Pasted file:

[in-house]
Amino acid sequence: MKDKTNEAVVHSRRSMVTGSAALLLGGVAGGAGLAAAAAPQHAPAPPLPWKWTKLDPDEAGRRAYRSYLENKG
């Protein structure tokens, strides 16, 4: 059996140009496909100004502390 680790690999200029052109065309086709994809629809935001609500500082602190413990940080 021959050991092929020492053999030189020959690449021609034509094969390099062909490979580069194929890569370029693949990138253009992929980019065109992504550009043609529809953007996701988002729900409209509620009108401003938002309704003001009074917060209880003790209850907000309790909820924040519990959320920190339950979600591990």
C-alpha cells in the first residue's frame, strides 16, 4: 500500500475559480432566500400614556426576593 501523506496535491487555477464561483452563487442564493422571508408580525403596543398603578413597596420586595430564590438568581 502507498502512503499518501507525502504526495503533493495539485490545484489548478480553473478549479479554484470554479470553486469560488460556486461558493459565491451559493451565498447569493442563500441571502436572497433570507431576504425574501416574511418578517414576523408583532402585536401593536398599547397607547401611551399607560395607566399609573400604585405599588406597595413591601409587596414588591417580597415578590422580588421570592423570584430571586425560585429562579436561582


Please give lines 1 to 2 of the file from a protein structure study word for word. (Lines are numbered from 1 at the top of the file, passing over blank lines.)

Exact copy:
[in-house]
Amino acid sequence: MKDKTNEAVVHSRRSMVTGSAALLLGGVAGGAGLAAAAAPQHAPAPPLPWKWTKLDPDEAGRRAYRSYLENKG